Wherever the money comes from, the new $500 million station would be an incredible waste of resources. The idea behind an American station directed at the Arab world reflects an obsession with Al-Jazeera, the highly successful Qatari-based satellite television station that gained notoriety in the U.S. for its broadcast of the Osama bin Laden videotapes.
Many in the U.S. have claimed that Al-Jazeera is anti-American and that its biased news reporting intentionally inflames passions against the United States. But Al-Jazeera has become an easy scapegoat, its power overestimated and its content grossly misrepresented. The station is not inherently anti-American. In the fall of 2001, I conducted an informal study of Al-Jazeera for WBUR, the Boston Public Radio station. I compared coverage of the war in Afghanistan on Al-Jazeera and "NBC Nightly News" and concluded that Al-Jazeera was neither pro-Taliban nor anti-American and just as professional as the American news coverage. In fact, the station has often been critical of Arab regimes and has gotten into trouble as a result.
Arabs and Muslims will undoubtedly view the new U.S.-funded radio and television stations with extreme suspicion and skepticism, as they view all government-owned media. Many already have access to Western radio channels, including the BBC and the VOA, making the new station simply redundant.
No matter what channel delivers the U.S. message, evidence suggests that the audience might not believe it. The widely reported results of the Gallup poll conducted in nine predominantly Muslim countries and released last February clearly demonstrate that Arabs and Muslims simply do not trust the U.S. government. Asked whether they found the U.S. trustworthy, the overwhelming majority of respondents said no.
Only 17 percent of Turks answered favorably. Only 7 percent in Kuwait, 5 percent in Jordan, 3 percent in Saudi Arabia and 1 percent in Pakistan said they found the U.S. trustworthy. If you don't trust the messenger, you will not trust the message.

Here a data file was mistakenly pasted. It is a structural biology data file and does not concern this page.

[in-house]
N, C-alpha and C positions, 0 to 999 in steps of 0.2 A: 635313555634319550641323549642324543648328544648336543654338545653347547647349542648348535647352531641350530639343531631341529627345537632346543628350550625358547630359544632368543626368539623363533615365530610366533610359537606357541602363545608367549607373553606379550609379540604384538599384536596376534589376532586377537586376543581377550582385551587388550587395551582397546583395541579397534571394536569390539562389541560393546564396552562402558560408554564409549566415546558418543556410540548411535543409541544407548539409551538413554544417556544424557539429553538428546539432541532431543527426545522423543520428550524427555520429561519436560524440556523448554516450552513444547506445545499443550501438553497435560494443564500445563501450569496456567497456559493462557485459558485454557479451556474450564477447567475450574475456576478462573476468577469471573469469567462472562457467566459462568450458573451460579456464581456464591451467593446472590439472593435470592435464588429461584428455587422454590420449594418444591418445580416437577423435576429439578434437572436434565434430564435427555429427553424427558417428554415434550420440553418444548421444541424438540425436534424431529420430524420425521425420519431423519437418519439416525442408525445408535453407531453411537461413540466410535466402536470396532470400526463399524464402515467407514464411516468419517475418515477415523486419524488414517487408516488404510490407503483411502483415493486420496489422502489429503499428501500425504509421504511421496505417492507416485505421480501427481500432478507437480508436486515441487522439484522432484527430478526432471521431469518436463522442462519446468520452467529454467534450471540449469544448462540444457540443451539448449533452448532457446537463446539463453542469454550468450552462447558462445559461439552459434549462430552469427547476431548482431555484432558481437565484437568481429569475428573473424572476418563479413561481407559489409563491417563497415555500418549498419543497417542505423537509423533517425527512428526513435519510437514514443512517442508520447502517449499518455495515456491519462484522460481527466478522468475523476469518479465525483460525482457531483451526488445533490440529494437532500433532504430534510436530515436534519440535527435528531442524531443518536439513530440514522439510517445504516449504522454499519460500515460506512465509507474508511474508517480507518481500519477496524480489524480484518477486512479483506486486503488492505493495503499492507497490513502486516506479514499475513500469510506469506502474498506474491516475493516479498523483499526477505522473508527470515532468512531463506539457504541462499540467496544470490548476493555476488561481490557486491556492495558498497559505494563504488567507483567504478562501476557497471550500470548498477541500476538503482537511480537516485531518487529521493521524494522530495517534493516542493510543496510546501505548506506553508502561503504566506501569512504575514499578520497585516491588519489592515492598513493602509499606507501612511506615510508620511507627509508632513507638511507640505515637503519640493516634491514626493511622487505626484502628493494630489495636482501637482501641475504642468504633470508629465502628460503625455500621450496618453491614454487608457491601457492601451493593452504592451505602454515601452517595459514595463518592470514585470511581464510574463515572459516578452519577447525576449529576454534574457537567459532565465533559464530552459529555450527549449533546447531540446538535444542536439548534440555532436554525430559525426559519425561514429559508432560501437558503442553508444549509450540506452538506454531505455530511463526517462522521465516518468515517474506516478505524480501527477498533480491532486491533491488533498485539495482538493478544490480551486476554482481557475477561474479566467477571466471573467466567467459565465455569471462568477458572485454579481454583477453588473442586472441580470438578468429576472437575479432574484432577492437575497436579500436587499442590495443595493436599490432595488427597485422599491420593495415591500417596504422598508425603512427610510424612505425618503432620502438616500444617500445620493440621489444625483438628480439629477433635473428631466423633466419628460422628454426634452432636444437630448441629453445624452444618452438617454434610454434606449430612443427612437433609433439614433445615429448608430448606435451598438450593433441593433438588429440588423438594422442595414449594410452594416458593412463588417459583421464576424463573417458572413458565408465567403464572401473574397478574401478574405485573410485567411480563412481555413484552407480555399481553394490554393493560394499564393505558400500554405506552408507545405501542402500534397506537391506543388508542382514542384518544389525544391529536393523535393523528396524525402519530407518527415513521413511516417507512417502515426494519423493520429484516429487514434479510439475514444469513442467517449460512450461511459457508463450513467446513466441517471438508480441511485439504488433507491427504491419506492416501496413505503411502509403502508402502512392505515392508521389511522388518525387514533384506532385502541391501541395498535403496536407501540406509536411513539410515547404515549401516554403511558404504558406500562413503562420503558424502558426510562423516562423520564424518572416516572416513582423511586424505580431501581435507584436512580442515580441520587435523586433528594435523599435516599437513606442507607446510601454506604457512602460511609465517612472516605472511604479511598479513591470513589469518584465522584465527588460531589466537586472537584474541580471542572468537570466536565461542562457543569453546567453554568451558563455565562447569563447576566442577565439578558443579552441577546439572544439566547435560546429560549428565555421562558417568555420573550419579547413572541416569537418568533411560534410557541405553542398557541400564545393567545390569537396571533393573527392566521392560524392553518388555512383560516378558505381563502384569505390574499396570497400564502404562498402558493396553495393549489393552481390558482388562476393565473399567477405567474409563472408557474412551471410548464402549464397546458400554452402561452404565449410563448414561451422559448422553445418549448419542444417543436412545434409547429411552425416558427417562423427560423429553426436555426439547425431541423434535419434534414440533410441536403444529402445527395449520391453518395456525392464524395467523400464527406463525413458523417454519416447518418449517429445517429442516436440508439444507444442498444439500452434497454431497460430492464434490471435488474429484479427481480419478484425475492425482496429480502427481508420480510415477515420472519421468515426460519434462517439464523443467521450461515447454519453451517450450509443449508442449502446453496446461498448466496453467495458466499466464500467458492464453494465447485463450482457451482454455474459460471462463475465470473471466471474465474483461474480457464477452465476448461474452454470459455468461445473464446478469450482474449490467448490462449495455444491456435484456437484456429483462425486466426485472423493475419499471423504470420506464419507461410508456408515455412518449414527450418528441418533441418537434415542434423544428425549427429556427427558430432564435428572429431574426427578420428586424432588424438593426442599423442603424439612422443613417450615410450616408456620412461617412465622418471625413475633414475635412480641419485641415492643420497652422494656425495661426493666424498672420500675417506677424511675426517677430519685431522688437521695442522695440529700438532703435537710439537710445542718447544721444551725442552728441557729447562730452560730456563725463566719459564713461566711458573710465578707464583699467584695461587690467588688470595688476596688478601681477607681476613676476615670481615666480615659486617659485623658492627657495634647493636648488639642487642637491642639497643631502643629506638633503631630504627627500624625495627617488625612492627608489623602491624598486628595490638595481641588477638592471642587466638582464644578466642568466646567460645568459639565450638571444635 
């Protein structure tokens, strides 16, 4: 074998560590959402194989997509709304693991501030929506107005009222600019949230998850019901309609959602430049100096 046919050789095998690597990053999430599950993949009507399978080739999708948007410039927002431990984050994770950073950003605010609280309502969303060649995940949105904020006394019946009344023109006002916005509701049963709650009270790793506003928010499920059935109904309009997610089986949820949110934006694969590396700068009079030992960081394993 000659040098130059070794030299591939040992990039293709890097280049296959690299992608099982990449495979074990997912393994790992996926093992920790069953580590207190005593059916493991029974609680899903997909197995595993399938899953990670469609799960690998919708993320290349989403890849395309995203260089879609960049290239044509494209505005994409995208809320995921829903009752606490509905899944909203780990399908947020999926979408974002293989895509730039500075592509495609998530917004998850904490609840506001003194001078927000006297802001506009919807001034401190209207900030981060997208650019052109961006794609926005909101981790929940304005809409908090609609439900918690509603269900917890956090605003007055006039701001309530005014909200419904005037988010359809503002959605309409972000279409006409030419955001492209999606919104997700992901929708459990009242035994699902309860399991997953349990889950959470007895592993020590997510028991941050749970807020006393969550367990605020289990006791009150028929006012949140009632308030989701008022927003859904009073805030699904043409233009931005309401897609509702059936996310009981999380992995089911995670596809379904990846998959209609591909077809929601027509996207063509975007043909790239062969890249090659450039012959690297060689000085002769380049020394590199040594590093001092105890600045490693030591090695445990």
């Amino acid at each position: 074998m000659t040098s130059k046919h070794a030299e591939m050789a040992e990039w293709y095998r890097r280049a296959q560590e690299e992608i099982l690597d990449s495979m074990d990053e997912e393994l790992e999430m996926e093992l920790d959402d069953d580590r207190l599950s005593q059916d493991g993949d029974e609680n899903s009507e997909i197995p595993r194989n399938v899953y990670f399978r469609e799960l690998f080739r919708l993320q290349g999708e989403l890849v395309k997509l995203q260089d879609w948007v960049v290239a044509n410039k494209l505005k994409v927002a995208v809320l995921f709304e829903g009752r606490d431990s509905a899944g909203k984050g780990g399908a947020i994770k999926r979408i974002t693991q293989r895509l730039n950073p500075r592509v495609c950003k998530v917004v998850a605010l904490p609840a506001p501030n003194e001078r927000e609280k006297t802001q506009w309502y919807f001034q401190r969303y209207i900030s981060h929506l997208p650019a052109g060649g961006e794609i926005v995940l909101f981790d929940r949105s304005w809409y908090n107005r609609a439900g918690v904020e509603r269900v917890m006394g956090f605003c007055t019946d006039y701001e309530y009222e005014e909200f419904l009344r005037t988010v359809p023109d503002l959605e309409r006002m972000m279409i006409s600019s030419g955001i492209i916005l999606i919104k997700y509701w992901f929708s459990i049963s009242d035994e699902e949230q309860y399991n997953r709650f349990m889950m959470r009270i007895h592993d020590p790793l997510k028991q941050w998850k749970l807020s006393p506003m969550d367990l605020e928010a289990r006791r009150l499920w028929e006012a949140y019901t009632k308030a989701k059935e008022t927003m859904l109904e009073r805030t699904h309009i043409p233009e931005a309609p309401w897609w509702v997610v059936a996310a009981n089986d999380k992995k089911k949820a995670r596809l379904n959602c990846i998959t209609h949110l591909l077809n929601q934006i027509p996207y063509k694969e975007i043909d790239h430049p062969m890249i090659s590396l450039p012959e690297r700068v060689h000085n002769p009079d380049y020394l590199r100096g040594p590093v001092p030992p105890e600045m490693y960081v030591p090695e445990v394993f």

Poorly conceived, quick-fix solutions are bound to fail. Yet while the primary problems are policy-related, public diplomacy - if done properly -- can be effective in influencing public opinion among Arabs and Muslims. In fairness, the Office of Public Diplomacy has done some excellent work, including increasing funding for cultural and academic exchanges and traditional diplomatic outreach efforts. Some of the most successful efforts to build bridges between the United States and the Middle East have been through the Fulbright program and the U.S. universities - the American University in Cairo and the American University in Beirut - which are now among the best academic institutions in the region.
Traditional public-diplomacy efforts work and need to be funded more generously. But in addition to increased funding for institutions and programs like these, the State Department should consider at least two new measures, which will be both highly effective and cost-efficient.
First, the U.S. should increase funding for basic and primary education in the Arab and Muslim world through literacy programs and English-language training. Education in the region is a major problem and literacy rates are abysmal in many of these countries. If one cannot read, one's exposure to a range of information is severely limited. And there is no better way of gaining the enduring gratitude of parents who do not have the resources to educate their children. U.S.-funded classrooms would be highly visible and funding education would be a highly effective form of public diplomacy, as long as the U.S. did not try to impose a curriculum on the schools.
Second, the U.S. government should establish American Studies Centers at universities in Morocco, Egypt, Jordan or Lebanon, Pakistan and Indonesia. It is tragic that not a single American Studies Center exists in Egypt, or anywhere in the entire Middle East to my knowledge. Establishing such centers would train professionals who are knowledgeable about the U.S. and American culture, history and politics. These centers would produce local experts, opinion-makers and educators who would be called upon by local media to explain the U.S. and American society -- just as Middle East experts are called upon daily in the United States. For greater credibility, the centers should be hosted at national universities and funded through the endowment model, with few or no strings attached. This would provide freedom and independence, which would, in turn, ensure credibility.
We might not agree with all of the ideas of the educators and professors at these institutions, but the fact that they will have studied in the United States and be knowledgeable about American society, politics and history would help to ensure that the information they provide to their societies will not be based on ignorance.
While American policy has the single biggest role in shaping Arab and Muslim opinion toward the U.S., public diplomacy remains important. But we must do it effectively to make the most of our resources. Choosing real public diplomacy over propaganda and delivering tangible benefits to ordinary people are sure to be more effective than even the most expensive marketing campaign.